The lurid red book cover portraying a sinister, pentagram-wearing maneki neko (the beckoning cat sculpture that welcomes visitors to Japanese shops and restaurants) stood out even among the 650 exhibits at the Association of Writers and Writing Programs book fair.
The book itself, written with the flip tone and random-seeming plot developments of Douglas Adams, takes the debut novel trope of semi-autobiography and turns it on its ear when its protagonist, struggling artist/food service worker Billy Ridgeway, is offered a cup of gourmet coffee and a book deal – by Satan. All he has to do is retrieve the Neko of Infinite Equilibrium, the cat from the book cover, which a warlock has stolen from hell, and return it to Lucifer, thereby saving the world. If the premise makes you roll your eyes, the book probably will too; but if it strikes you as clever and irreverently funny, it is. Devilish deal making aside, the cosmology of the Weirdness has more in common with Matt Ruff’s Bad Monkeys or Neil Gaiman’s American Gods than it has with Goethe’s Faust.
There is as much silliness as there is weirdness in the Weirdness, but Bushnell hides some ethical vegetables in his literary snack food. He’s particularly interested in questions of power and temptation:
“What I’m trying to say, Billy, is that you seem like a gentle, peaceful guy, a real nice guy, and I think you’ve worked hard to come across that way, but I think there’s a part of you, and maybe it’s a part that you don’t look at all that closely, that wants to be powerful and that doesn’t give a good goddamn about anything else.”
For a story about gods and devils, filled with magical battles, Bushnell mostly focuses on practical questions of power – who is bigger and stronger? Who has the gun? How does one resist the temptation to avoid hard work or to sidestep consent when power makes it easy to do so?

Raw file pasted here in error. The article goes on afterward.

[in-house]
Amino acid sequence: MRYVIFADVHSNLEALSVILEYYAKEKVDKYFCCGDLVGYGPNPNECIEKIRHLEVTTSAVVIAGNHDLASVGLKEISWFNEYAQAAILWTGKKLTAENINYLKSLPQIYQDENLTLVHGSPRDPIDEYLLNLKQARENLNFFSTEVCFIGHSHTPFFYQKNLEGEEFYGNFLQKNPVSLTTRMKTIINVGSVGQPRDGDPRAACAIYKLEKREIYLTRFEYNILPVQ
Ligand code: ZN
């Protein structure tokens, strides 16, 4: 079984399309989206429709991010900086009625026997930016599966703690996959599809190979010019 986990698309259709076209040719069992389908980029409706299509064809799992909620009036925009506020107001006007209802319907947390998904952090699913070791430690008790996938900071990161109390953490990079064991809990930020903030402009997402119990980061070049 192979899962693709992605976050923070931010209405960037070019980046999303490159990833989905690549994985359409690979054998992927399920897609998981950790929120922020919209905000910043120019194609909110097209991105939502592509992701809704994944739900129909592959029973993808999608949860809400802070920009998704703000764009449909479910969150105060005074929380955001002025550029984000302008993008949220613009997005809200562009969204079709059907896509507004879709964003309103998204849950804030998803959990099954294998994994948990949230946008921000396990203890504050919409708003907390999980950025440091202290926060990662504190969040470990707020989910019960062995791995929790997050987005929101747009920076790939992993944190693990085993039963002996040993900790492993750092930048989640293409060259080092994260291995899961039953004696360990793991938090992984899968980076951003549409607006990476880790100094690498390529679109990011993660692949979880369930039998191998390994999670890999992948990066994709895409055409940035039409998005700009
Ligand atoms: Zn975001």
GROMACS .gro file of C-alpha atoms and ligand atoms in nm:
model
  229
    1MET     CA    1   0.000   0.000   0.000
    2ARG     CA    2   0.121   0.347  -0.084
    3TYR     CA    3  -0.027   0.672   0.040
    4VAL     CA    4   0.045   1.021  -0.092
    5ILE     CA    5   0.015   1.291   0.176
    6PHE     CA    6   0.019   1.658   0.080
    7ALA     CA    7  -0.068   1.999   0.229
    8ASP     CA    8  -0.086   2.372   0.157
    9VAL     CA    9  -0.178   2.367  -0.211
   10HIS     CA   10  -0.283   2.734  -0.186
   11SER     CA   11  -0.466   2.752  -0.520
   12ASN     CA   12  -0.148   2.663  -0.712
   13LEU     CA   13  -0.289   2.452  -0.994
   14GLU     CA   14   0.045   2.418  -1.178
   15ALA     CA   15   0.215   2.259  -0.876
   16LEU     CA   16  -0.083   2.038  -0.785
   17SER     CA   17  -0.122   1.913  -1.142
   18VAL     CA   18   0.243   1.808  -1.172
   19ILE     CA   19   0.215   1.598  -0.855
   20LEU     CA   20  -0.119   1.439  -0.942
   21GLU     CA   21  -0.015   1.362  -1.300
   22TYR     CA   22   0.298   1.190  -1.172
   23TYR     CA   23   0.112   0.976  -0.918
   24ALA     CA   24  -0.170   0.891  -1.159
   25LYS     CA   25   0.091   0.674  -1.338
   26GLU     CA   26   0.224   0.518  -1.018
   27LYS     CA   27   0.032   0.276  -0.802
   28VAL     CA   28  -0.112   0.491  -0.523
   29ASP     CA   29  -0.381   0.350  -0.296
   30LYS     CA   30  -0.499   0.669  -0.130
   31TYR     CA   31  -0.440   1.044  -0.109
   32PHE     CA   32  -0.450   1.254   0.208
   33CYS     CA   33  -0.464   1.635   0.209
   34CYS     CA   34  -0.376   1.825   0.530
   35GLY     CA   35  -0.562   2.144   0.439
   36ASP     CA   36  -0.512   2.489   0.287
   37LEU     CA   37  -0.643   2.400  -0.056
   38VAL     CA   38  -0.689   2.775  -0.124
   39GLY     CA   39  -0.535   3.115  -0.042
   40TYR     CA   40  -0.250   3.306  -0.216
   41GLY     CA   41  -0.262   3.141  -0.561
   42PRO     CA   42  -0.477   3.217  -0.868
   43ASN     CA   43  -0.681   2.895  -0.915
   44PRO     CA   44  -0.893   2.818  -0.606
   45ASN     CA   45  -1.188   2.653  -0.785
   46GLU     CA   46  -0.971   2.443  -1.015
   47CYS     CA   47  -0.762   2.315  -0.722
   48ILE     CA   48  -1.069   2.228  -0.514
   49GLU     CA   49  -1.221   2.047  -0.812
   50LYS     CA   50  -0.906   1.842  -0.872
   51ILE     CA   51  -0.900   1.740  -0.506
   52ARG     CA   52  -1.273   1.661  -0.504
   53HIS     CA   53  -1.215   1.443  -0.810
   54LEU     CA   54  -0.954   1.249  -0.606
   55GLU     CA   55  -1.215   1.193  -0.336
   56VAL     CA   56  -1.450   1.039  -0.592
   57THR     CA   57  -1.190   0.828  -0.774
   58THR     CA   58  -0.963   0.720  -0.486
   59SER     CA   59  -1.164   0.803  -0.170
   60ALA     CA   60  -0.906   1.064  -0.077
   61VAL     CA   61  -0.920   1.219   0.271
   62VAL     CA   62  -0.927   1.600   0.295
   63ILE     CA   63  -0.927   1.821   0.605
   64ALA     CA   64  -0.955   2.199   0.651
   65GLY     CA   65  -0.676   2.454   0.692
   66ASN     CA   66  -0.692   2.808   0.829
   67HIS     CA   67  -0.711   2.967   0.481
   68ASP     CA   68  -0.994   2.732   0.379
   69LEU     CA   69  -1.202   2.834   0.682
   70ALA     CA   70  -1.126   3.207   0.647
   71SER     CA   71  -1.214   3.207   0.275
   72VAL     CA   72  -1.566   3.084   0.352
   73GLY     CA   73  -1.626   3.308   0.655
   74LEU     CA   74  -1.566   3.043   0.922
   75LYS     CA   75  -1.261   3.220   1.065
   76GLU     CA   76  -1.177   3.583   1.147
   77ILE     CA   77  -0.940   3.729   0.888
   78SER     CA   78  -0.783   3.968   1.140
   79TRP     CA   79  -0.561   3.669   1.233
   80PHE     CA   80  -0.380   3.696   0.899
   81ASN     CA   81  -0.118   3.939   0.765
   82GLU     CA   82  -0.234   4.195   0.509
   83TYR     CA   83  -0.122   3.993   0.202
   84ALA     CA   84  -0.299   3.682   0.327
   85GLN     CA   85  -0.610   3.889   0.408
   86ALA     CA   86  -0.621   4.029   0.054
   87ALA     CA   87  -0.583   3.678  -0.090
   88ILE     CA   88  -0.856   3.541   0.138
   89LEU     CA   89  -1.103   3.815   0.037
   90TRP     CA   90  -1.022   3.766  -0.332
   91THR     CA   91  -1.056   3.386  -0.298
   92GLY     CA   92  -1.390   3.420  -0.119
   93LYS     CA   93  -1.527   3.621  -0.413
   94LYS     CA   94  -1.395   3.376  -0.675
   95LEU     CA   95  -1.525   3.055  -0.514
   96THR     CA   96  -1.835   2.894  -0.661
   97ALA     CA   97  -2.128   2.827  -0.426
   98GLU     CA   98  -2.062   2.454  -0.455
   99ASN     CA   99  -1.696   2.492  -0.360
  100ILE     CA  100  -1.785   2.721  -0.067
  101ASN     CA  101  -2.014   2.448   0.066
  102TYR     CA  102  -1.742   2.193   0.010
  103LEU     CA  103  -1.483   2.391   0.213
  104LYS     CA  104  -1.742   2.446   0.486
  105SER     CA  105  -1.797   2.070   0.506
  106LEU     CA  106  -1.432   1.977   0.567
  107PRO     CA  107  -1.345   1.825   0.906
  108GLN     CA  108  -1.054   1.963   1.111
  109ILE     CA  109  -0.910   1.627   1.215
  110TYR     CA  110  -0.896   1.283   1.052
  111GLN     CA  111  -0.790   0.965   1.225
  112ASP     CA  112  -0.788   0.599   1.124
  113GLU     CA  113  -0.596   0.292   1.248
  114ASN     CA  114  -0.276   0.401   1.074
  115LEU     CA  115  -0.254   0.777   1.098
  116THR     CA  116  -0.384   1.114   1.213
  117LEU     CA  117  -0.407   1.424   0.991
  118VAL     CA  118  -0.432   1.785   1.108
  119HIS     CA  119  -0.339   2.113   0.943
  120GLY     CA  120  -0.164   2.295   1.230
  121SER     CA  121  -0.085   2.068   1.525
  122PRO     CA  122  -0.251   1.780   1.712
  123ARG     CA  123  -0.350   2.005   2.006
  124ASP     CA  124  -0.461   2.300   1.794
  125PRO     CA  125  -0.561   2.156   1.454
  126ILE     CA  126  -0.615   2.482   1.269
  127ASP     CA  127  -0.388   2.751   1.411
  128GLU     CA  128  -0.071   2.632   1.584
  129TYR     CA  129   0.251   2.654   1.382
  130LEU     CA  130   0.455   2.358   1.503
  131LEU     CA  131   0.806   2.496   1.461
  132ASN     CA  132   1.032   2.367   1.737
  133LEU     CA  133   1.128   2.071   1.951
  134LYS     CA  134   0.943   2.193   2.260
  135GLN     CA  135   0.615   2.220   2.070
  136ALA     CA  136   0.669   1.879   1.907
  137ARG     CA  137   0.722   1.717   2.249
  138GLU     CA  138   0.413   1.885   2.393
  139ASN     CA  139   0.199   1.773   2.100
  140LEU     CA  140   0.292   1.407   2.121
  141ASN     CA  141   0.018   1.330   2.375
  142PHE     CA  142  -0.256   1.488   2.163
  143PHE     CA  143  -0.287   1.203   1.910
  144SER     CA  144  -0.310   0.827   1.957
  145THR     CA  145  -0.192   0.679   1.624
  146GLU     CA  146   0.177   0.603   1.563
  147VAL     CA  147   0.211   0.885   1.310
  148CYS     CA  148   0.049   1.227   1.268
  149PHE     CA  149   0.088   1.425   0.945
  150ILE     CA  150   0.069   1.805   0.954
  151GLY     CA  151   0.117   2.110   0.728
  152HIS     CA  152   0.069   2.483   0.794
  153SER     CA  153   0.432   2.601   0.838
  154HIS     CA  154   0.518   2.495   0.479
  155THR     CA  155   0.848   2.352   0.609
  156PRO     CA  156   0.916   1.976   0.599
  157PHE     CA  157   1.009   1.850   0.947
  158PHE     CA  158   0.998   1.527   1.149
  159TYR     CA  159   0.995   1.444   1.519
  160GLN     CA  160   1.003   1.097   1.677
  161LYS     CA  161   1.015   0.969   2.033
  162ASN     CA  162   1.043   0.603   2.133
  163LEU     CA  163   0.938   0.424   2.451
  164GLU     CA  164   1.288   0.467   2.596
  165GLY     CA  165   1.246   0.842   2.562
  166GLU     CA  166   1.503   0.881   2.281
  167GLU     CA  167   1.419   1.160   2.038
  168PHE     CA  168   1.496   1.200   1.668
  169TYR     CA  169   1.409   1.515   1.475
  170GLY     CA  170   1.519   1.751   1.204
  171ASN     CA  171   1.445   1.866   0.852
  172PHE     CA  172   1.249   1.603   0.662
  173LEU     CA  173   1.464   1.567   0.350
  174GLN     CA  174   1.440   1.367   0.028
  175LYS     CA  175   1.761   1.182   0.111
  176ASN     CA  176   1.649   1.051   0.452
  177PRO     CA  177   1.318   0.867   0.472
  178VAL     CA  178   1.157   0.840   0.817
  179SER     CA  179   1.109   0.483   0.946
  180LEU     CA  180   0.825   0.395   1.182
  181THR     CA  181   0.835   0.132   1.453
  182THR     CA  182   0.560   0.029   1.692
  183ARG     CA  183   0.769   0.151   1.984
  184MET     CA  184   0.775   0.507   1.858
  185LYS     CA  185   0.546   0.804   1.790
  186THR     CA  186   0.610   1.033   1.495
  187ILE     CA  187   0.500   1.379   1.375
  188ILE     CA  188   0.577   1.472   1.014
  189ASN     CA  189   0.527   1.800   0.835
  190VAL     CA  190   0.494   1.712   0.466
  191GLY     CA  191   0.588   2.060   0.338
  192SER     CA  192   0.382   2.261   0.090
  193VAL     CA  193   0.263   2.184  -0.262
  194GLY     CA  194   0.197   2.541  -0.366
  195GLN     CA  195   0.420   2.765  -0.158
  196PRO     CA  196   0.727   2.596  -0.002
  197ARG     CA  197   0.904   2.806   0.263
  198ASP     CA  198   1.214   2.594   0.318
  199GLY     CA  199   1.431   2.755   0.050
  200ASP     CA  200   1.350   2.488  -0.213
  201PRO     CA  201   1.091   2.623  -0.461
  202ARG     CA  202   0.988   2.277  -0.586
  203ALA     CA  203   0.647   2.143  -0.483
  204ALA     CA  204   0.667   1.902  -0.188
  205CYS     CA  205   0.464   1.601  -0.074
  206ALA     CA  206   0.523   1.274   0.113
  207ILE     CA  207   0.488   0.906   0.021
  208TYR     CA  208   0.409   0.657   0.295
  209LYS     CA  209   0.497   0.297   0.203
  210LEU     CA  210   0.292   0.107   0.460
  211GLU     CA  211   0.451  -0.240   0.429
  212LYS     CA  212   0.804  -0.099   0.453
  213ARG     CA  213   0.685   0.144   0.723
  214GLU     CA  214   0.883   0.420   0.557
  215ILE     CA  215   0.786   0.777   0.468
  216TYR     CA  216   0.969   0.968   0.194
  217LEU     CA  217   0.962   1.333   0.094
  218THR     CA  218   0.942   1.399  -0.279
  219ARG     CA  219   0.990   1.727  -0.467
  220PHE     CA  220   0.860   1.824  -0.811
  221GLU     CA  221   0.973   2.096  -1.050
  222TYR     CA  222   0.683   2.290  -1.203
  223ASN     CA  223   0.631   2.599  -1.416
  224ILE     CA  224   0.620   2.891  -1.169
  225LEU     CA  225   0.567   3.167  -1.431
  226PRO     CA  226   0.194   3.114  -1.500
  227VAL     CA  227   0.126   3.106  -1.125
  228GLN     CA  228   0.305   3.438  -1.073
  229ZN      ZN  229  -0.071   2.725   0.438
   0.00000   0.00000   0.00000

The Weirdness is also about the conflict between the transcendent and mundane. Billy Ridgeway wants to save the world, but he is constantly distracted by the quality of the coffee and the pot, his sandwich shop work schedule, traffic. Even in the direst situations, he is calculating the odds of getting his unfinished book published.
Bushnell, who does not, in fact, work in food service, teaches writing at Northeastern University. In the Weirdness he casually combines slang and academic vocabulary in the conversational voice one imagines of arts graduate students. He describes one character as “mordant” and an “asshole.” In one speech, Billy’s best friend is equally comfortable saying,
“you’re really telling me that you met the Judeo-Christian Devil, with the embedded implication there being that Judeo-Christianity is somehow ontologically more real than the Hindu beliefs of my own tradition,”
“I’m not saying that a billion Hindus can’t be all wrong – I’m pretty sure they all are, in fact – but if they’re all wrong, I guarantee you that the motherfucking Christians aren’t right.”
It’s an unusual style, but surprisingly easy to slip into.
Bushnell’s choice to write in the present tense, which sounds so natural when people sit around drinking beer and telling stories in real life, is a little harder to get used to in print. The present tense is not much of a barrier, though. The Weirdness is the kind of past-paced fun that can be enjoyed in one sitting, with your choice of beer or gourmet coffee.